Sallie Mae, one of the largest student lenders in the country, allegedly stalked the family of a law student who died in a car accident over the 24-year-old’s unpaid debt, raising questions about how private companies deal with the financial obligations of the deceased.
On March 31, 2013 Andrew Katbi died in a 95-car pile-up while returning to Duke from a camping trip in Virginia. Andrew was survived by his parents, sister, and long-time girlfriend, who eulogized him as an intelligent and caring person dedicated to public service, someone whose work in the Ohio Public Defender’s Office on death row cases “had been an important force in saving the lives of seven to eight clients.”
Following the tragedy, Katbi’s family sent death certificates to “all three companies that serviced Andrew’s loans — Sallie Mae, Citi, and Discover,” as Jezebel reports. “Citi and Discover immediately forgave the loans,” but Sallie Mae did not. The company rolled over Andrew’s balance to his mother, who had co-signed the loan, and began incessantly harassing the family with phone calls and voicemails, even suggesting that if the family couldn’t afford to pay back the loan, perhaps Duke University would, the family says.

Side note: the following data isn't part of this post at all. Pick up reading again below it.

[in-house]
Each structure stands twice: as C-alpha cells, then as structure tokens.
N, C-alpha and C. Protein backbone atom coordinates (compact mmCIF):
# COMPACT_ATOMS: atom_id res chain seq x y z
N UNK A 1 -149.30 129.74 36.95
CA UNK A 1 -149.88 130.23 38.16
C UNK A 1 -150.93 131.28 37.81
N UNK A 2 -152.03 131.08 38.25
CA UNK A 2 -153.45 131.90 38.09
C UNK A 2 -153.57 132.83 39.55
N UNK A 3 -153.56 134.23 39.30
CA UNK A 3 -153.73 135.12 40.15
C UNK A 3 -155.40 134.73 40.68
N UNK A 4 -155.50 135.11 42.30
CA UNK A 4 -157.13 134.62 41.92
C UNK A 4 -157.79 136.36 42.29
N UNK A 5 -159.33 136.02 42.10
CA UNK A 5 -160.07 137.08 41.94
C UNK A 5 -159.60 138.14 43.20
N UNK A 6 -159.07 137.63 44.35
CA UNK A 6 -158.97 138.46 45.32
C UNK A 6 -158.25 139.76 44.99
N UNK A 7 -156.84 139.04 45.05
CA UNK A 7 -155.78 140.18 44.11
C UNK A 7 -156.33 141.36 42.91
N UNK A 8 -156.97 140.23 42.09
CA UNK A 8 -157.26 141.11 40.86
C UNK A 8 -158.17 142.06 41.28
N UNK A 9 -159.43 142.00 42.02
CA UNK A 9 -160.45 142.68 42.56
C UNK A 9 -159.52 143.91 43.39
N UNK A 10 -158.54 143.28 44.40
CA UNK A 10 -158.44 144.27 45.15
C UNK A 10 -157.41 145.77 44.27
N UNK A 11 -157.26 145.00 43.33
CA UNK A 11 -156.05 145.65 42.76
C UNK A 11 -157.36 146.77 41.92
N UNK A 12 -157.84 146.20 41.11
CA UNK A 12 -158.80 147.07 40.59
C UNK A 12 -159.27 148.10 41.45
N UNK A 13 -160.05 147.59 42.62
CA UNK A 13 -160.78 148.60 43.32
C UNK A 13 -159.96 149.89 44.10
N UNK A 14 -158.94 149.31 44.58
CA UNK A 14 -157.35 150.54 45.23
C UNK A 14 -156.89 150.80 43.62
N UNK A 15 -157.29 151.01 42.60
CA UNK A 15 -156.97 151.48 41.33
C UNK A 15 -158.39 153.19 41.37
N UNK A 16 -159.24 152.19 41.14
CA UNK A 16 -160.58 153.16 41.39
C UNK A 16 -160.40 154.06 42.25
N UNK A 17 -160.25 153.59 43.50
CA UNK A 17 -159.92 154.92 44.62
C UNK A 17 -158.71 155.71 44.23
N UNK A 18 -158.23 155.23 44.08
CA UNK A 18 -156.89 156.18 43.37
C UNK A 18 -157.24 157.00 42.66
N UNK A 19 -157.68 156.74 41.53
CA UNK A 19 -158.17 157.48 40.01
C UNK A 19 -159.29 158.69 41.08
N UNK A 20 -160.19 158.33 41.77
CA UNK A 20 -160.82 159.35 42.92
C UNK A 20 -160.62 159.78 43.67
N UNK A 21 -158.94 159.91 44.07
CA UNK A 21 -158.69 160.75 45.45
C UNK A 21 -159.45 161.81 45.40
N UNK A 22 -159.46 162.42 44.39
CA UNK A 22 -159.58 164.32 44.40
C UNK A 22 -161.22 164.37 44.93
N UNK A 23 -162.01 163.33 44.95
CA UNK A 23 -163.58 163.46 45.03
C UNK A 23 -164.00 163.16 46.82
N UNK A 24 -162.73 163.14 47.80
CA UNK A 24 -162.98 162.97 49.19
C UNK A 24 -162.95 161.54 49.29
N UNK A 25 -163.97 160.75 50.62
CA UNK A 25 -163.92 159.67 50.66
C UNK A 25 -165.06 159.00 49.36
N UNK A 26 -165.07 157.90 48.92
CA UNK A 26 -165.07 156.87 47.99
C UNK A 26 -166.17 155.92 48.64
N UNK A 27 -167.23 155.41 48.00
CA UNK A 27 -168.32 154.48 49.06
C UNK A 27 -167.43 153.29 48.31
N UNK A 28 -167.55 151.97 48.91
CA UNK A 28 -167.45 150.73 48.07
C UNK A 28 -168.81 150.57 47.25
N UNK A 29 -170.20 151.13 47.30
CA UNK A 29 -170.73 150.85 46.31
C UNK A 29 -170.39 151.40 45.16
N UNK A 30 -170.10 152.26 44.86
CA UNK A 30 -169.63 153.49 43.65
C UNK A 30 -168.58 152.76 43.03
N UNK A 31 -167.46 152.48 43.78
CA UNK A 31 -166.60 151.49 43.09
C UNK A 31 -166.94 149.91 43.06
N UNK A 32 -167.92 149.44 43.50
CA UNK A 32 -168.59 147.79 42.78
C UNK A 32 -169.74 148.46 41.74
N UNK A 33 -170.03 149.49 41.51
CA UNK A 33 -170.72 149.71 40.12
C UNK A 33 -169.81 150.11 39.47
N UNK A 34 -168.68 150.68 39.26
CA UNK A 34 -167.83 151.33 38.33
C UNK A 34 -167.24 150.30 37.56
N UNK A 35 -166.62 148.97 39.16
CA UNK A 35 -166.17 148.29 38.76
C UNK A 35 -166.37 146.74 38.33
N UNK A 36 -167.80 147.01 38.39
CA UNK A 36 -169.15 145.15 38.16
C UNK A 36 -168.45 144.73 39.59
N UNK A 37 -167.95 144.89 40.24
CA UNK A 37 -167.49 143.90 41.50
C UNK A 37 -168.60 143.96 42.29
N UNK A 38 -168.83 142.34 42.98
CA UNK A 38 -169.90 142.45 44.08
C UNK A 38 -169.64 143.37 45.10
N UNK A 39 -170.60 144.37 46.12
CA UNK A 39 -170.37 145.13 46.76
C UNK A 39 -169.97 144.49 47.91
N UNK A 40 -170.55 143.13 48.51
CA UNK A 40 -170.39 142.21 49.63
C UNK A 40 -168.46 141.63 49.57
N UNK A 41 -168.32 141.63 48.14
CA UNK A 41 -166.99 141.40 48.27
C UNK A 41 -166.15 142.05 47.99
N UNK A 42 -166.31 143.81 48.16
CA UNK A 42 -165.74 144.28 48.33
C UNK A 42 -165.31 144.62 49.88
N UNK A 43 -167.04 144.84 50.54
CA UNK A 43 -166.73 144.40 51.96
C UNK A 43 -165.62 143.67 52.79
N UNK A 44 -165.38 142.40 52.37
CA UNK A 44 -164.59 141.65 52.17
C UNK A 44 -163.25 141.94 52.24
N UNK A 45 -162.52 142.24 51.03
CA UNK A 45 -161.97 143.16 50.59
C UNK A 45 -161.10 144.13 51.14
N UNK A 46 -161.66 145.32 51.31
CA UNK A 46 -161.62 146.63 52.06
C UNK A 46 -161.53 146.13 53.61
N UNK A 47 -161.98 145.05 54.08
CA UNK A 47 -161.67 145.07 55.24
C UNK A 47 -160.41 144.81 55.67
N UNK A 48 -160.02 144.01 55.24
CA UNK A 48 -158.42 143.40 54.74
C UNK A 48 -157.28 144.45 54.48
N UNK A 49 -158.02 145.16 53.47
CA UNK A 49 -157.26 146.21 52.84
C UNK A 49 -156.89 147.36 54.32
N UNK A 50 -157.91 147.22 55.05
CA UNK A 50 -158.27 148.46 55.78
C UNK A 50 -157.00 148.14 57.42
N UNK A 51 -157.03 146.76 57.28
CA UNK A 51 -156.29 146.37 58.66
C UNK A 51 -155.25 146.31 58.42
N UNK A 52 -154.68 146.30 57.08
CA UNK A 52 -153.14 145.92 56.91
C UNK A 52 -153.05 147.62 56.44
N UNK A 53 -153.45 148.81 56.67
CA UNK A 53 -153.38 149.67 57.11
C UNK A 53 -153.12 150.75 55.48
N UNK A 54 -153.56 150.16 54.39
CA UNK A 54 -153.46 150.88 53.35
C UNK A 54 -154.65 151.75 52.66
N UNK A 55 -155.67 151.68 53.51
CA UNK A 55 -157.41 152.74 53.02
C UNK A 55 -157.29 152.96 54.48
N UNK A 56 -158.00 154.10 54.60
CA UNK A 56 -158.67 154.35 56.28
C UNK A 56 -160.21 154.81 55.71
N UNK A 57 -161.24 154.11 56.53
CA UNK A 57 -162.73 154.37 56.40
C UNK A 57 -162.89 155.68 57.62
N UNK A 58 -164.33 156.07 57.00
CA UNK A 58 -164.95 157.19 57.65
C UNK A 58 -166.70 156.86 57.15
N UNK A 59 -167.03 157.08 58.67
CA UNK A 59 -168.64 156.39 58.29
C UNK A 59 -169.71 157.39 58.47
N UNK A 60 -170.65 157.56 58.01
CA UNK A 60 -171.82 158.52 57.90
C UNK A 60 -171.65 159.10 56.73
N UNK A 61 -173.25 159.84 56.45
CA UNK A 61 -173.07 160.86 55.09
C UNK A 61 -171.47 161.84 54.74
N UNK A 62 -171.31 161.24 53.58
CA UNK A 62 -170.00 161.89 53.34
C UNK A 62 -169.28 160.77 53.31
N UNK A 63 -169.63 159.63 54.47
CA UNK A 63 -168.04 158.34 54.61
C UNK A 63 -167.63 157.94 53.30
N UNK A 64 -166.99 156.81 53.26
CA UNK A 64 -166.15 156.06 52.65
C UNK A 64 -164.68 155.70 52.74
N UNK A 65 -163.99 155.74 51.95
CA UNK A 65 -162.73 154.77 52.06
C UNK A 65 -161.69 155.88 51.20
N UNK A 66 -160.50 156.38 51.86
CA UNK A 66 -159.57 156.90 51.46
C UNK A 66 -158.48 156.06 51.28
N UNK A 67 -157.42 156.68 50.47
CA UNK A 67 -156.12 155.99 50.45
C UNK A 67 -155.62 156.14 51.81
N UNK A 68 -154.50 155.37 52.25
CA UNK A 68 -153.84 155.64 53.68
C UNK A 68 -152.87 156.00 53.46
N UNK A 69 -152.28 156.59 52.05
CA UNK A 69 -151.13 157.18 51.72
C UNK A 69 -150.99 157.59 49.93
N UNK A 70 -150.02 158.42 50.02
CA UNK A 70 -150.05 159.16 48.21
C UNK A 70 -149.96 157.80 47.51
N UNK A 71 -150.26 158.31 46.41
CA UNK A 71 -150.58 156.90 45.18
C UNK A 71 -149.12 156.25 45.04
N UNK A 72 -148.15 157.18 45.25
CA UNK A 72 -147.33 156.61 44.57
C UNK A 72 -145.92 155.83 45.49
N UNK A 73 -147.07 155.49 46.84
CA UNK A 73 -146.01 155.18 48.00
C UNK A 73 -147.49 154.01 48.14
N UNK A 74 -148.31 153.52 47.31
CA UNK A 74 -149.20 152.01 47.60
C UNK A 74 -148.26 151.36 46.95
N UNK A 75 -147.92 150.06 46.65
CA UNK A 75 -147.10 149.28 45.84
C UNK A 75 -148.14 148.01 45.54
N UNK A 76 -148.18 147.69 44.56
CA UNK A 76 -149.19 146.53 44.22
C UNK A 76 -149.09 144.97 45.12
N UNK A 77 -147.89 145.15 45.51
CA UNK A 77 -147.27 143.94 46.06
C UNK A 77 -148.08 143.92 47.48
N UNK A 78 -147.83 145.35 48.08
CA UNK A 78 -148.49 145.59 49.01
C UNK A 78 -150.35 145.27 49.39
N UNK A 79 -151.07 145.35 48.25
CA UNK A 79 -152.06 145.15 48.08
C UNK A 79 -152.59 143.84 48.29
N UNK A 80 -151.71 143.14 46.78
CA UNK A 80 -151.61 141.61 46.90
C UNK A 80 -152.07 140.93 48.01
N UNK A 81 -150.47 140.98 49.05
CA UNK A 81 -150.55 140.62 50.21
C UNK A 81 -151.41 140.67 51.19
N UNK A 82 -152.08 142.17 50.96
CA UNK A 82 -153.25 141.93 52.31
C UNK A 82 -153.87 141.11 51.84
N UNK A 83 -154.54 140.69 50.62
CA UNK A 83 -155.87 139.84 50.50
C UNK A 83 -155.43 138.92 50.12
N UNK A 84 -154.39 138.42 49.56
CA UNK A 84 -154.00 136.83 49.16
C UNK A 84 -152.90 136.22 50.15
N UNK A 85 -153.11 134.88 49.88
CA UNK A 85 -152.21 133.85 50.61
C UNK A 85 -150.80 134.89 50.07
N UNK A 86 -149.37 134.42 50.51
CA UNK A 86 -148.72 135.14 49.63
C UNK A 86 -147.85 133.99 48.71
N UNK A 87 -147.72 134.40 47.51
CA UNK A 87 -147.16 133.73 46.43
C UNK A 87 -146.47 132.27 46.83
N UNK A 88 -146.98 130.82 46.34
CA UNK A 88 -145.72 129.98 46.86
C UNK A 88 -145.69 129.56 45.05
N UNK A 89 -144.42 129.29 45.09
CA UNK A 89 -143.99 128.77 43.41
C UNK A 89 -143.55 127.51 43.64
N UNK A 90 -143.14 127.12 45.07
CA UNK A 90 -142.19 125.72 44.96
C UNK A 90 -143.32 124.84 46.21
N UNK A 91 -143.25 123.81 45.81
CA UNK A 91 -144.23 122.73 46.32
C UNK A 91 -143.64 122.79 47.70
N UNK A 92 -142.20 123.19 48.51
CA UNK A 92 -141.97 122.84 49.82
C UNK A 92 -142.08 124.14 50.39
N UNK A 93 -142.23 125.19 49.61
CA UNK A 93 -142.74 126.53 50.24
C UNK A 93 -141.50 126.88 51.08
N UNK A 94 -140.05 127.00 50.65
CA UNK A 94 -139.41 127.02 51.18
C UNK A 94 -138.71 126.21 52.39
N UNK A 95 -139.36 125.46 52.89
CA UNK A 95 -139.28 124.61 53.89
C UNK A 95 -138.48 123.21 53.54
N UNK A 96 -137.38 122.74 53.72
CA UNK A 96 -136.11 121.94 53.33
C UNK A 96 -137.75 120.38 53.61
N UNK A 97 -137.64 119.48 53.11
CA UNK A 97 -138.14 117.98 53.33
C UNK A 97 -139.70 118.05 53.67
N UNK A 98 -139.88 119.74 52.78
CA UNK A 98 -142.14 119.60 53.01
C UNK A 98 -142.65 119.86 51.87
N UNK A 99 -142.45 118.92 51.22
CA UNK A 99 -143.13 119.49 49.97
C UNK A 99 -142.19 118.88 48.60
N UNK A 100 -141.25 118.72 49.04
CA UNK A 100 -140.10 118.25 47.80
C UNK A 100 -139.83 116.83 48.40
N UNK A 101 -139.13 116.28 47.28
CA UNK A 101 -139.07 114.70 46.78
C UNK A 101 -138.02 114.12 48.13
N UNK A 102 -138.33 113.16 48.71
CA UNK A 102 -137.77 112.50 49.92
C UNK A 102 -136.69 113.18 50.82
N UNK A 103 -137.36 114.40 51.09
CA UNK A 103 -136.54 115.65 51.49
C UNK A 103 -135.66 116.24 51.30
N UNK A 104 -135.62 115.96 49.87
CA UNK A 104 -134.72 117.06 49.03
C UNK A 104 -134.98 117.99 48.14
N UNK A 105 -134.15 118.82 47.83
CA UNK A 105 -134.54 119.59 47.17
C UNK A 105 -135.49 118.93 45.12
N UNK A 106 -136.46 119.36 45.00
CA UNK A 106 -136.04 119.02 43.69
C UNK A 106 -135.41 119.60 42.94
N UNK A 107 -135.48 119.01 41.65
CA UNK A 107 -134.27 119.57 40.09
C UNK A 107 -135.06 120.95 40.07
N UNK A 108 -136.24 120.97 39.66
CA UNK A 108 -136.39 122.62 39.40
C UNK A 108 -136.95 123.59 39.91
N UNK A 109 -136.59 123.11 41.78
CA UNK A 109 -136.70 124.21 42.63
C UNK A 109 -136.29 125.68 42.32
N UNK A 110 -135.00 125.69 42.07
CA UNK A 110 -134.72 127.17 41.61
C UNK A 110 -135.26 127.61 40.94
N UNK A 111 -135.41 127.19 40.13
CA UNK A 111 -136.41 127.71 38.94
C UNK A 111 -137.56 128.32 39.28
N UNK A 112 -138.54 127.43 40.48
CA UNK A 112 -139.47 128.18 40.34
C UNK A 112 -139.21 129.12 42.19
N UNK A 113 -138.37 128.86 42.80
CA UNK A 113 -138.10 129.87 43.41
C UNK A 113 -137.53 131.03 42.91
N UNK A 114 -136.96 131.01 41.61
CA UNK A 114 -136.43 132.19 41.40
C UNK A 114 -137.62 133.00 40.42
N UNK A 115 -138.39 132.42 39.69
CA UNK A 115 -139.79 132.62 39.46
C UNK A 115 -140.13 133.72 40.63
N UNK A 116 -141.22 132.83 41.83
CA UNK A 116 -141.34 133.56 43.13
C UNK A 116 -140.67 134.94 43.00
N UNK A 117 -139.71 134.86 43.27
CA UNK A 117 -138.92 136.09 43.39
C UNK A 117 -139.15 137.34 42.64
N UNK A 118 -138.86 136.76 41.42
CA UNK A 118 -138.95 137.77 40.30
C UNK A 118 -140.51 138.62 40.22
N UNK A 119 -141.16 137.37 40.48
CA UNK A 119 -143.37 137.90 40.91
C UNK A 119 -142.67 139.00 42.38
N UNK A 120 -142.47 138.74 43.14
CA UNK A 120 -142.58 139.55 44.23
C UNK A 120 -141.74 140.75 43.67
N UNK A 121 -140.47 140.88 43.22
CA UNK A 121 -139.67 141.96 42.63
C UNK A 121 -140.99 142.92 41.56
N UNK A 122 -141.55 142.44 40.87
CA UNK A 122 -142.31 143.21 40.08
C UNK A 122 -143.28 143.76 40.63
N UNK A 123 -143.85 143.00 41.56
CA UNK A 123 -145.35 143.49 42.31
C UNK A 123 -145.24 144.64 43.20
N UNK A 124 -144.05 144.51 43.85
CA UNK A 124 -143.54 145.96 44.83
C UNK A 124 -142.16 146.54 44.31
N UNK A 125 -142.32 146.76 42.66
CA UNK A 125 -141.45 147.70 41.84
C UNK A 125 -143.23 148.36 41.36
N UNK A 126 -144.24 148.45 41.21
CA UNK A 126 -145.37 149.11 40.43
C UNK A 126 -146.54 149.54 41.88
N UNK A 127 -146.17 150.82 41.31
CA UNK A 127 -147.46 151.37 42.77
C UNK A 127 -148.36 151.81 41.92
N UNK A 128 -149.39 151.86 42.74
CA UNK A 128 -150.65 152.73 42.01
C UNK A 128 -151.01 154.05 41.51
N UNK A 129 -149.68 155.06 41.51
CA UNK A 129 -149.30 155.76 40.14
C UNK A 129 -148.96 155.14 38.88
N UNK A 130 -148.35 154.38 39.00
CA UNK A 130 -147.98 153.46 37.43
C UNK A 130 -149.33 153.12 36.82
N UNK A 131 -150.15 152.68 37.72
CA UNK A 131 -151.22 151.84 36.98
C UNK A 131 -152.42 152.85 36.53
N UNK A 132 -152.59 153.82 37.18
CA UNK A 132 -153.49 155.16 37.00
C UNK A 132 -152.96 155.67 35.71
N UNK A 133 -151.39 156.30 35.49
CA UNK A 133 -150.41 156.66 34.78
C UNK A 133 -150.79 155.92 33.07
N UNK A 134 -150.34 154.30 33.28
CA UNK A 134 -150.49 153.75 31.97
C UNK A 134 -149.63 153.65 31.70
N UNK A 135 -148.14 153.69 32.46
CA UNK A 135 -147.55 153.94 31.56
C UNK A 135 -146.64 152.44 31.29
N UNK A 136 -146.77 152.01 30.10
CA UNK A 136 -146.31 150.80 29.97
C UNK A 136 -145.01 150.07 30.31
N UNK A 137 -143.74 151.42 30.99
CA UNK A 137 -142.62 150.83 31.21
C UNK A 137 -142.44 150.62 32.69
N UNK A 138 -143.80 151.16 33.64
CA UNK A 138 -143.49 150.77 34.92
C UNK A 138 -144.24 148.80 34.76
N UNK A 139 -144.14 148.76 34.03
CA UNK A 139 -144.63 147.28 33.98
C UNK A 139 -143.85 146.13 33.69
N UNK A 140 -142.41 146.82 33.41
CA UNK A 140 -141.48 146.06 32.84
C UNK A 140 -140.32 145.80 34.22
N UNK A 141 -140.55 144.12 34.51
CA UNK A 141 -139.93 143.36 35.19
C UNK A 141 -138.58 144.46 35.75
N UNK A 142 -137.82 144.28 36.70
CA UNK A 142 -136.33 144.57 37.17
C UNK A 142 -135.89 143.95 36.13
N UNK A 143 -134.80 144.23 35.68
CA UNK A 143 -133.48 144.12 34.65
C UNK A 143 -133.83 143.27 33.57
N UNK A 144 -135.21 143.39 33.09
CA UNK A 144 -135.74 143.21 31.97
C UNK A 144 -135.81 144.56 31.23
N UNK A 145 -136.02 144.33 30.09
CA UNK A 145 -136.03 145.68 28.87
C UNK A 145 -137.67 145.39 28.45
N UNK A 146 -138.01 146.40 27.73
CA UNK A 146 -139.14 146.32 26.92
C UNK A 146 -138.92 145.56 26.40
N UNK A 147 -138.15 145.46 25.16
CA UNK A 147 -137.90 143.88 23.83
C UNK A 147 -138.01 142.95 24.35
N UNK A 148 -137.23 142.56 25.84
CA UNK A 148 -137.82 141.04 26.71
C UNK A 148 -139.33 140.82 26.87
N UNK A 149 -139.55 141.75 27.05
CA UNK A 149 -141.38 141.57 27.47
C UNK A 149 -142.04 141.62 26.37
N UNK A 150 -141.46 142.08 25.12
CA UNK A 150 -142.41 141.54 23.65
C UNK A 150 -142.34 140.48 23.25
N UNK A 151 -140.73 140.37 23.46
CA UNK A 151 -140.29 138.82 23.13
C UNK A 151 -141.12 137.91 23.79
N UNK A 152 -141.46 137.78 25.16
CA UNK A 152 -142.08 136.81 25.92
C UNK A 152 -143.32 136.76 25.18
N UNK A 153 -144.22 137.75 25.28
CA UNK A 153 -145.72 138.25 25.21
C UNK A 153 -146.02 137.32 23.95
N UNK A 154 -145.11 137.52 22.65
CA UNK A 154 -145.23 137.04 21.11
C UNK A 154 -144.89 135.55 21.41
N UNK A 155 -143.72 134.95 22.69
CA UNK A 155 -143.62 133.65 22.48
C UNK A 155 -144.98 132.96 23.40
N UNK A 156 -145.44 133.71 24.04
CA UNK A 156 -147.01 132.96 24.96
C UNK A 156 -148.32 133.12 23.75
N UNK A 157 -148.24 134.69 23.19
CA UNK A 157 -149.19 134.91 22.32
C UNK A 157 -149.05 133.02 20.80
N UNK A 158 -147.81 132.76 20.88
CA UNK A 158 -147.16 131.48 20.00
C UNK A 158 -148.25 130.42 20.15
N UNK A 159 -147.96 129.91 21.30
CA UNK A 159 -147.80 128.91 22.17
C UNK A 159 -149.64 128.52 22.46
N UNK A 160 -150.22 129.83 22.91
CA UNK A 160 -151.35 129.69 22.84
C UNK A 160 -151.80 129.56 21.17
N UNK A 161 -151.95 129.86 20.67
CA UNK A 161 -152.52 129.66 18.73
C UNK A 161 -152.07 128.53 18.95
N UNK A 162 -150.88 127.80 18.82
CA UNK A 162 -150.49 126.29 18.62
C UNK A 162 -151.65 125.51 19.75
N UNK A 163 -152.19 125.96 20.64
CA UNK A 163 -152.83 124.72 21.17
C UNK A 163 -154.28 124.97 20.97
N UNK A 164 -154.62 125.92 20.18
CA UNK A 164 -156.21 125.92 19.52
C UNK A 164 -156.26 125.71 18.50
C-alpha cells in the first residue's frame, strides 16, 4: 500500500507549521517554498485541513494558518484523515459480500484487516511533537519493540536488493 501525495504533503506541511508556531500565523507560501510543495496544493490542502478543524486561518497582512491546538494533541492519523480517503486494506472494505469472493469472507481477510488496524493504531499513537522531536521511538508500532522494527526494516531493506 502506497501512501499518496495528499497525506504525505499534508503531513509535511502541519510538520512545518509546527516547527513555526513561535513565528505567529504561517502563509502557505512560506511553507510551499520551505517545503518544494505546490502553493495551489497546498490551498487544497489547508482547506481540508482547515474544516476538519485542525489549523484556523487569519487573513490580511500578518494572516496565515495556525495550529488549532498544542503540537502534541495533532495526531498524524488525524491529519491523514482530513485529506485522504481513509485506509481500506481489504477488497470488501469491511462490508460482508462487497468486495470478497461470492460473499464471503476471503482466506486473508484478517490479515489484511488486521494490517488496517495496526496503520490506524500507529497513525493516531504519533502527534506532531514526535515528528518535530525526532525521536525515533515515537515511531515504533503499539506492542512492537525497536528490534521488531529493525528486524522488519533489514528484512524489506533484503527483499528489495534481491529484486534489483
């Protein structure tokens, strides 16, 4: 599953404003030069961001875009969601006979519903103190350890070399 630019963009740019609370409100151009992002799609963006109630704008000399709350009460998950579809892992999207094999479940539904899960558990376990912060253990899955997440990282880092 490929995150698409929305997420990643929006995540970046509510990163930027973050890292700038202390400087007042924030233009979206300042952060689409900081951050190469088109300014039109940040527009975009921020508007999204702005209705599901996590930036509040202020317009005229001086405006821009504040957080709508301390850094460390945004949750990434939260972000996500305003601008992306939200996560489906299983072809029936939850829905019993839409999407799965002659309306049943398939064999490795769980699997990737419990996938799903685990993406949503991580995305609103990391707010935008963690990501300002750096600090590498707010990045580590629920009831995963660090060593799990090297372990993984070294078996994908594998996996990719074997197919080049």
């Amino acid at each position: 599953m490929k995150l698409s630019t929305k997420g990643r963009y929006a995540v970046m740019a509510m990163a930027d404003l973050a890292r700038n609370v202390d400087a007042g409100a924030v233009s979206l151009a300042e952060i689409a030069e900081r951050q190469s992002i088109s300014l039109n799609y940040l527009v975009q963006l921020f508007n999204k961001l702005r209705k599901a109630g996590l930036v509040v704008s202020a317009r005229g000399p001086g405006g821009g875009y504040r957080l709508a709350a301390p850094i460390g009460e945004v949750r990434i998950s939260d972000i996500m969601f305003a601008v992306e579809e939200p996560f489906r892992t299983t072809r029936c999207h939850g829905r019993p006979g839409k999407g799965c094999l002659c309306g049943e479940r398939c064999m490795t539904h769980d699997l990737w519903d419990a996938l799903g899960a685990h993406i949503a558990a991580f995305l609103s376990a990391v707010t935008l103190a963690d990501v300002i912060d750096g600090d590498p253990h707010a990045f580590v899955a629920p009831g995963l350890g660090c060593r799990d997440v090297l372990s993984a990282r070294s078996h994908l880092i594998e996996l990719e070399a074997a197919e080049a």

Eventually, Andrew’s sister Olivia launched a Twitter campaign hoping to shame the company into backing off. On Wednesday she announced, “Thank you, everyone, for your support. Sallie Mae is now working with us,” but couldn’t share more details due to confidentiality requirements. “Oh, and my family can move on n stuff,” she added.
The tragedy highlights the difficulty of discharging private debt. In cases where the student dies, loan co-signers often are obliged to pay off the balance of the loan. While federal student loans are often discharged upon death, federal law does not require lenders to forgive private loans in those cases. While lawmakers have introduced legislation instructing lenders to properly inform students and co-signer of their obligations in instances of death, the bill does not require companies to completely forgive the loan.
Under existing rules, Katbi or his family would also have had difficulty discharging the loans if they were to declare bankruptcy. In 2009, a federal appeals court curtailed the definition of “undue hardship” for student debts, making it nearly impossible for borrowers to get out from under the debt. The debt collector for many federal student loans has been similarly accused of harassing and ruthless tactics.
As Olivia tweeted just days after reaching a settlement with Sallie Mae, “I don’t think we should be the exception to the rule, I think the rule needs to be changed. Public outrage often only way to achieve this.”